2017 Apr 01

Wastewater: the drive to convert carbon-based waste to energy

The movement to convert waste water is ‘the future’ Scanship chief executive says, as cruise ship innovation in this area is driven by regulation.

Regulation is driving wastewater treatment innovation within the cruise industry – and now this innovation has been boosted even further with work being carried out to convert all onboard carbon-based waste into energy.

Henrik Badin, chief executive of Scanship Holding, has emphasised the importance of regulation when it comes to wastewater technology on cruise ships. He has also pointed out the high standards maintained by cruise ships when it comes to waste water. He was speaking at the environmental stewardship panel session at the recent Seatrade Cruise Global event in Fort Lauderdale, USA.

He said: “Two regulations have been driving innovation in our industry – the Alaska standards and the standard for the Baltic Sea.” The Baltic Sea is the only Marpol special area for waste water, and the regulation requires operators in the area to install technology to remove nutrients from waste water by 2019.

He praised the cruise industry for its forward-thinking approach. “One hundred per cent of all new cruise ships being built are treating all grey and black water.” Fifty nine per cent are equipped with technology to remove nutrients. Mr Badin pointed out: “This is evidence of a cruise industry doing much more than regulators are putting on the agenda. From 2010 the cruise industry started deploying technology for nutrient removal to prepare for the future, even before dates were set for the Baltic Sea.”

He singled out the importance of wastewater and other waste removal and recovery systems. “Cruise ships are carrying 5,000 people, which is comparable to a shoreside municipality of a third of that. We need to process this, not only to meet regulation but also to handle onboard logistics.”

Scanship has supplied a lot of conventional technology – Mr Badin said that every second cruise ship since 2014 has an advanced wastewater system from the company – and is now working on new technology to convert all carbon based waste into energy.

The new ‘game-changing’ technology that Scanship is working on sees all of the carbon-based waste – food, sewage, paper, cardboard, plastics, wood, oils, and mixes – converted by fast pyrolysis (the thermal degradation of waste in the absence of air) into synthesis gas, or syngas (hydrogen, carbon monoxide and carbon dioxide) and charcoal.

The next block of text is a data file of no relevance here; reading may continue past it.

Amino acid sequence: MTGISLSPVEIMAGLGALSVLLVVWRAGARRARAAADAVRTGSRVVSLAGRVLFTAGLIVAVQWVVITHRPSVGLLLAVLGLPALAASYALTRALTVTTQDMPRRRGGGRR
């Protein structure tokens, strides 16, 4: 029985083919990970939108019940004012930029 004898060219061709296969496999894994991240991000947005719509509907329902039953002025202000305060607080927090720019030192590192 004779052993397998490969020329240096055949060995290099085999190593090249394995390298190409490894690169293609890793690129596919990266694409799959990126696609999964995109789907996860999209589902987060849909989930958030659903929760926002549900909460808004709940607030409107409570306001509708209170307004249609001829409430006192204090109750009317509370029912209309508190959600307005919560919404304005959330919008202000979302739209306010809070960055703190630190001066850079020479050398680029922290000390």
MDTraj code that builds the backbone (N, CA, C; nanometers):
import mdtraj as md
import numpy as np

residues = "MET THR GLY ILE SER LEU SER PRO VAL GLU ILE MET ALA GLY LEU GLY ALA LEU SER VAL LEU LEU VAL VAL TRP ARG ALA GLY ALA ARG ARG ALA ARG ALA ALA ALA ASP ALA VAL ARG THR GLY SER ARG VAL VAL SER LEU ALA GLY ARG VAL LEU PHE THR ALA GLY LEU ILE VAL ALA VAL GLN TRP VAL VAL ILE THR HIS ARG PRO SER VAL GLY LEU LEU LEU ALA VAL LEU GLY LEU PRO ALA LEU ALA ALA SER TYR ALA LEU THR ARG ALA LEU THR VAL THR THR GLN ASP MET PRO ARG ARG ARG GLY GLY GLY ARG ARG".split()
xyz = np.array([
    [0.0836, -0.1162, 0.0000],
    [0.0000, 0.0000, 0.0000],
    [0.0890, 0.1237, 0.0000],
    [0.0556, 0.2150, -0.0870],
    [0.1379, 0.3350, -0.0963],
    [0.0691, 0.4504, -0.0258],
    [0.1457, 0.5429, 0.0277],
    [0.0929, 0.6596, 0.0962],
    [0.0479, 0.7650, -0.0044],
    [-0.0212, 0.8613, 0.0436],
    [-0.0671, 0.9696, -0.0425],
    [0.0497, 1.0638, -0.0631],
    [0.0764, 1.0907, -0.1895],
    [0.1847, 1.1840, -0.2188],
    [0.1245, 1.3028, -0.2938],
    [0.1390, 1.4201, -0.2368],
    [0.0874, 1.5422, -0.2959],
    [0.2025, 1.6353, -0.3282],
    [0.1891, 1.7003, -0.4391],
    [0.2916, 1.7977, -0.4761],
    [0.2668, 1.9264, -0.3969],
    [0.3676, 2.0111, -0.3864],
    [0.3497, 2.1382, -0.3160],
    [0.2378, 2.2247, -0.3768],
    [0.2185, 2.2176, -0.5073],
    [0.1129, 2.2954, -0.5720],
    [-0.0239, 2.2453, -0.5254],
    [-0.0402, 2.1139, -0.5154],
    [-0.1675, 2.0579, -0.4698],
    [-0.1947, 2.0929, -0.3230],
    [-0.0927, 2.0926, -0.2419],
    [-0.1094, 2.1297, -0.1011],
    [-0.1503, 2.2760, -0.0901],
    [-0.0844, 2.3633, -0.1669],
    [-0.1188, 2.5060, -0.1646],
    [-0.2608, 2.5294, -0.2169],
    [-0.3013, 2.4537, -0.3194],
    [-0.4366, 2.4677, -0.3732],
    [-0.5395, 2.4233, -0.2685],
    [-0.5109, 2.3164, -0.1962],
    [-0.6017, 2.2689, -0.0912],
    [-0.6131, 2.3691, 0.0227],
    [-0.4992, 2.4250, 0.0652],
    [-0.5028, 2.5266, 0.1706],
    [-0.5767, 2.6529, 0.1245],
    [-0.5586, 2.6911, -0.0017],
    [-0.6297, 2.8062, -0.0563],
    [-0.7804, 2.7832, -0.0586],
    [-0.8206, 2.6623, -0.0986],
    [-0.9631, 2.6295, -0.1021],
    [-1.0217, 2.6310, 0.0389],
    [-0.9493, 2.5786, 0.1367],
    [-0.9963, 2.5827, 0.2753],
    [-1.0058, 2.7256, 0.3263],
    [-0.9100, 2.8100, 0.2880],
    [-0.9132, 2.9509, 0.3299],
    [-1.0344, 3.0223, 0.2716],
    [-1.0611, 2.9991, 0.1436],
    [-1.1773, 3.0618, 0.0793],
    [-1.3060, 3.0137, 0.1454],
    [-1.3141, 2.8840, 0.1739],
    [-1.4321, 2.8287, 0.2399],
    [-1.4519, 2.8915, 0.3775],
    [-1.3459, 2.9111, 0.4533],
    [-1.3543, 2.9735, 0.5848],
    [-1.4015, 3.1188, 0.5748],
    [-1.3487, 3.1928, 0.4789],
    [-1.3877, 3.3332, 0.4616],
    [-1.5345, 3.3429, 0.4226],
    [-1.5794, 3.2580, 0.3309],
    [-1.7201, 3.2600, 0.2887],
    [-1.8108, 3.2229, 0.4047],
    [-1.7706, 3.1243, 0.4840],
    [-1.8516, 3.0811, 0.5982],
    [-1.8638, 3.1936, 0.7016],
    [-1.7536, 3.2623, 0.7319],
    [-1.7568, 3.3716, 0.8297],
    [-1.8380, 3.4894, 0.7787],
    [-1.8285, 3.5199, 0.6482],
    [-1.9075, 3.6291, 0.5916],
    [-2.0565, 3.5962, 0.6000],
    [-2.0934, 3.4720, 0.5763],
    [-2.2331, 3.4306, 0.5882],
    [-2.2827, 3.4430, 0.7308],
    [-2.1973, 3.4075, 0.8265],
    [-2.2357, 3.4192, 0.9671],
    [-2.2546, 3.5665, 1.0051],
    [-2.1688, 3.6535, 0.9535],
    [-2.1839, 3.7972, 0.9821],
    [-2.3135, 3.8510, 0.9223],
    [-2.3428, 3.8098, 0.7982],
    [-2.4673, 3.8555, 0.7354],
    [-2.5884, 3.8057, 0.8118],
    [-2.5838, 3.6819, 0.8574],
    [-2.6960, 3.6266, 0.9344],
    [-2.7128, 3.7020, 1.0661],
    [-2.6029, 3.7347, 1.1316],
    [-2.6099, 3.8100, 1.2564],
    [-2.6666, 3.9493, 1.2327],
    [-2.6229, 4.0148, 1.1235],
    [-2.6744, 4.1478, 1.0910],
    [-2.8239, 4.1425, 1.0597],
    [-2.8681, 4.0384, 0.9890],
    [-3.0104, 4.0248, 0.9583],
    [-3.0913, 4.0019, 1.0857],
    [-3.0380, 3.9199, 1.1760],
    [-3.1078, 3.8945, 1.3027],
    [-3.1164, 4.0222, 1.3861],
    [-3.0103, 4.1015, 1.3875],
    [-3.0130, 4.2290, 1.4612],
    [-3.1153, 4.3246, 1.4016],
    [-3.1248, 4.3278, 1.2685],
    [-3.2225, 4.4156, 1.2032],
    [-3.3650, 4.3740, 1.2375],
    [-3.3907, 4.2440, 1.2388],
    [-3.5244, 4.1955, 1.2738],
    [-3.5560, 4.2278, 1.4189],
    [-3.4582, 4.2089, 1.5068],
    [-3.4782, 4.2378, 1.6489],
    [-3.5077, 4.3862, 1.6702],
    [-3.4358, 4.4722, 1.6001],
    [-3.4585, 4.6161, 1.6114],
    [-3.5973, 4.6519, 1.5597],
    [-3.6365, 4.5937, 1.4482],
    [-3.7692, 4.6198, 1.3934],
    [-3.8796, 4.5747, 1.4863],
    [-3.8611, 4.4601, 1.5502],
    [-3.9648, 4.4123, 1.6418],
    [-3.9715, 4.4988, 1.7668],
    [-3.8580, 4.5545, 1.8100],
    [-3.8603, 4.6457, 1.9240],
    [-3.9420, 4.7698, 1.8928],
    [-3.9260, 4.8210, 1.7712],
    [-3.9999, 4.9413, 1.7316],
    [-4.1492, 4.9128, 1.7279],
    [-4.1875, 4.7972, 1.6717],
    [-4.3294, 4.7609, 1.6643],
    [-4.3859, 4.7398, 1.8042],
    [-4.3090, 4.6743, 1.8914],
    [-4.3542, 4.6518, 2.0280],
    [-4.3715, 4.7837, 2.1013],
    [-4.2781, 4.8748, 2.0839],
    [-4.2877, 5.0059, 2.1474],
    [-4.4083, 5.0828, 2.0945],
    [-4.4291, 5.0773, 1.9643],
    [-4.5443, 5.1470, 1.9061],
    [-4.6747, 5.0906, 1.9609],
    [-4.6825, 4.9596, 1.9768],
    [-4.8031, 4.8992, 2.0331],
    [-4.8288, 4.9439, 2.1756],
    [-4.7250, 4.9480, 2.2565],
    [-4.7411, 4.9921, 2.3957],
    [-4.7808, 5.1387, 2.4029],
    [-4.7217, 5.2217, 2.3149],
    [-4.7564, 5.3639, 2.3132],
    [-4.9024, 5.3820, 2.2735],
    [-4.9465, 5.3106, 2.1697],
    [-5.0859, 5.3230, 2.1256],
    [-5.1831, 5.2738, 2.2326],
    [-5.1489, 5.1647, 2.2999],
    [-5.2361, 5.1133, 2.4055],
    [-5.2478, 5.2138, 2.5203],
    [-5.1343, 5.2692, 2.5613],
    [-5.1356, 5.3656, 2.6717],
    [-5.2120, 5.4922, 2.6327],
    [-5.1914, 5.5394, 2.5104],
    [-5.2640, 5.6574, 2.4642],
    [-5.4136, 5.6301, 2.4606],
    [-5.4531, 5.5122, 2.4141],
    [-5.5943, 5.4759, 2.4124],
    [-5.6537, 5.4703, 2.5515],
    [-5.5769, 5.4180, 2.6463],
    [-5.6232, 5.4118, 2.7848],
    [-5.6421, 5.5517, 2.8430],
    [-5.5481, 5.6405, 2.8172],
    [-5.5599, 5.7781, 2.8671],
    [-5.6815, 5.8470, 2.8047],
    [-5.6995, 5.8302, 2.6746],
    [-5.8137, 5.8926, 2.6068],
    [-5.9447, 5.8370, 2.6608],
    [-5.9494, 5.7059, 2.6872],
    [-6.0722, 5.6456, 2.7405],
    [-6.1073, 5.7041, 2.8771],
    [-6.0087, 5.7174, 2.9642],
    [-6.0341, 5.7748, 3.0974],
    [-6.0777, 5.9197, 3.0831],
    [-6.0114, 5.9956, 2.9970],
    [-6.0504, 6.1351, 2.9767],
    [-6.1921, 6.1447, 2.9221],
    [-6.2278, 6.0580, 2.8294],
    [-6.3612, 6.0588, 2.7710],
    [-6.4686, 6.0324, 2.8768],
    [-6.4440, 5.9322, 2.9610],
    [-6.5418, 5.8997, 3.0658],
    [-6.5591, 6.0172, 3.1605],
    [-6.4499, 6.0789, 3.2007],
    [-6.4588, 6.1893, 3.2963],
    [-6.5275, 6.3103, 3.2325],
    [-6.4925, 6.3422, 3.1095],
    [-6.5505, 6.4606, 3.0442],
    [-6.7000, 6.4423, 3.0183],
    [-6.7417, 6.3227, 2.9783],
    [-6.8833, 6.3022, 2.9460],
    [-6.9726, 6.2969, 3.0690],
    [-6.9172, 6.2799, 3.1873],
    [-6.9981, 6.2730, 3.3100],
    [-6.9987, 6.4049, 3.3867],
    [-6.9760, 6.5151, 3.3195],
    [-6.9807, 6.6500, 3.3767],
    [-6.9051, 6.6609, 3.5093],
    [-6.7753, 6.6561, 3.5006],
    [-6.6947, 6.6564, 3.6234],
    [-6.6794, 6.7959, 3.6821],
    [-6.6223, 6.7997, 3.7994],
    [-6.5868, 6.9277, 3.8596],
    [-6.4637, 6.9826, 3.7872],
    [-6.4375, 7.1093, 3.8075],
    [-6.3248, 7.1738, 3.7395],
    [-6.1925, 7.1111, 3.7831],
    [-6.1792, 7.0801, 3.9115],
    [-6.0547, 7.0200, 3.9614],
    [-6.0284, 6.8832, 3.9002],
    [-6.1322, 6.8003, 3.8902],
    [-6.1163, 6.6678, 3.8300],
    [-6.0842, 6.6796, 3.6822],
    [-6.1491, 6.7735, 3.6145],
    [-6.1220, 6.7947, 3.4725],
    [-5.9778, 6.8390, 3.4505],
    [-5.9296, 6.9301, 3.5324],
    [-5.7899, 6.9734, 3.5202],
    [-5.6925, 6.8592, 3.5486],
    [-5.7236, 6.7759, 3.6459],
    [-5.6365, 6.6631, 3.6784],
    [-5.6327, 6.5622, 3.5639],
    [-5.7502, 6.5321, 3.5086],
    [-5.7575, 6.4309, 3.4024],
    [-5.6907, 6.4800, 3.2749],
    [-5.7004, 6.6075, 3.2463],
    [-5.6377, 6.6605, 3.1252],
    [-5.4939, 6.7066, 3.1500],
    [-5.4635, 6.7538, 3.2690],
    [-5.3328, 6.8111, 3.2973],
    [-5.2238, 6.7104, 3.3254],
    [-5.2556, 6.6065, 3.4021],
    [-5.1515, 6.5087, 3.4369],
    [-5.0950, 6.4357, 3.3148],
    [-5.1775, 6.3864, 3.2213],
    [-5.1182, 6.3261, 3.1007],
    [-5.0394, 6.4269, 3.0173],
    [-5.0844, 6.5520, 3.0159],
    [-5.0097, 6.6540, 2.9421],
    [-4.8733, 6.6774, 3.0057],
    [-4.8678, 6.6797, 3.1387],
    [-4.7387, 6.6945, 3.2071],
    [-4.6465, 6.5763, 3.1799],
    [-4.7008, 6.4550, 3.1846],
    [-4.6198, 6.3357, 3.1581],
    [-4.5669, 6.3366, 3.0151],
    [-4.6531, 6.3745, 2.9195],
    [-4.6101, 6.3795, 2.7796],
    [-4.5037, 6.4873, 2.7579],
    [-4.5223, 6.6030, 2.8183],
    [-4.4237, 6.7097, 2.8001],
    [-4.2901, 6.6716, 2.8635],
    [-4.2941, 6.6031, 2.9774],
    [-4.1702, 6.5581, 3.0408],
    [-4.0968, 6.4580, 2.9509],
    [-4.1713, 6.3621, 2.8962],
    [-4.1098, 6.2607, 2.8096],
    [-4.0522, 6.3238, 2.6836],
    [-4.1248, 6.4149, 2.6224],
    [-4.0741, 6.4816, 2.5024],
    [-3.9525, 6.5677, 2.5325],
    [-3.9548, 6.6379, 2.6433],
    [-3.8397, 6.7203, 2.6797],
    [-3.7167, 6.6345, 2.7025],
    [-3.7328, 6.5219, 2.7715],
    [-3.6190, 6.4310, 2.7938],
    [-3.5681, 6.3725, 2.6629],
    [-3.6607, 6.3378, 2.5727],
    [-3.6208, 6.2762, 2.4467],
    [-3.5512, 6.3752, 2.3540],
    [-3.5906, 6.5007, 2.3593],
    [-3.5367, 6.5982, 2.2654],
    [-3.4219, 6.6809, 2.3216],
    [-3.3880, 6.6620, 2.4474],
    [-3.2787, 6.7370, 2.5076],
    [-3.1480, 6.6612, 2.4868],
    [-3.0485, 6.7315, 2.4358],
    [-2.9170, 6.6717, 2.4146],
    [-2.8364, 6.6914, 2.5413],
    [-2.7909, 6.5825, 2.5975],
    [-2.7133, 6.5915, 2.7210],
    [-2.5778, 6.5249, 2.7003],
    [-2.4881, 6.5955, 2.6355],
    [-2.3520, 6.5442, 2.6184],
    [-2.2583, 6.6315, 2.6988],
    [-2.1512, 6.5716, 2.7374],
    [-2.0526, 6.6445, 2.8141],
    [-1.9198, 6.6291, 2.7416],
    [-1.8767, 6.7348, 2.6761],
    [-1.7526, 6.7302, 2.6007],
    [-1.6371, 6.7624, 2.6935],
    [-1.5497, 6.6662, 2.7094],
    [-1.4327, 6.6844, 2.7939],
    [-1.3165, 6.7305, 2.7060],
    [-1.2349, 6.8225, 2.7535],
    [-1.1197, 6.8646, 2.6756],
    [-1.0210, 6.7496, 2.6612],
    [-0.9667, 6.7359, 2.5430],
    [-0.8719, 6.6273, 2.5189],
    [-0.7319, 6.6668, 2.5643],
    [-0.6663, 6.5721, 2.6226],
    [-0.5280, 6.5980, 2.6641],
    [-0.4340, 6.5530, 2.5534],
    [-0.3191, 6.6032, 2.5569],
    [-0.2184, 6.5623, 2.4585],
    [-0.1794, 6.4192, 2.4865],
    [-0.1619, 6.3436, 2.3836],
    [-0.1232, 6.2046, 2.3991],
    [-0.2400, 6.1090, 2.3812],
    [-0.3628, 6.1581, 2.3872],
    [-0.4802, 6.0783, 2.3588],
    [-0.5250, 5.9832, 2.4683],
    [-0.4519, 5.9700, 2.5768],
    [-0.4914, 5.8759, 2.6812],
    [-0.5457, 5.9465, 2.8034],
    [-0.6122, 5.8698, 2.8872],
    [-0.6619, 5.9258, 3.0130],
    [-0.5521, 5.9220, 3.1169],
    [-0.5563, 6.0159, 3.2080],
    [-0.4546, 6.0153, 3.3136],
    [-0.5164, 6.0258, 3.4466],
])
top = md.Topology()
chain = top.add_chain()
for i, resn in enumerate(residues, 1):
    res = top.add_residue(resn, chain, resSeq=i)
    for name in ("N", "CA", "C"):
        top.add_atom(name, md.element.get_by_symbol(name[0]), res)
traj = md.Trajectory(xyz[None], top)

Mr Badin commented: “It is a very interesting technology and it is the future. A cruise ship carrying 5,000 people would have waste on board of 80MW hour a day, so a substantial amount of waste could be recovered as synthesis gas and charcoal. This can be used on board to produce energy.

“We really believe this is the future – not only to treat waste water to comply with regulation but also to capture carbon for energy production.”

But while many see the cruise industry as one of the front runners in the treatment of waste water, not everyone agrees. Last year manufacturer ACO Marine welcomed the findings reported in the Friends of the Earth 2016 Cruise Ship Report Card ‒ the annual survey of cruise shipping’s impact on the environment ‒ which it says highlights a growing need for the sector to update its sewage treatment technology.

The annual survey, published in June, documented the environmental footprint of 17 cruise lines and 171 cruise ships, finding that a significant proportion of vessels continue to operate outdated sewage treatment plant.

The survey found that 40 per cent of cruise ships continue to use 35 year old technology – and called for an urgent upgrade to systems capable of preventing environmental damage from the discharge of poorly treated black, grey and galley wastewater streams.

“The Friends of the Earth report paints a contrasting picture to the environmentally conscientious one offered by the cruise lines themselves,” ACO Marine managing director Mark Beavis said at the time. “That 40 per cent of cruise ships are still using wastewater treatment technology developed in the 1980s suggests that some of them are unable to meet current regulatory requirements. Certainly, some of these vessels will be incapable of meeting the more stringent requirements set out in IMO resolution MEPC.227 (64), which limits the amount of phosphorous and nitrogen discharged in treated effluent.”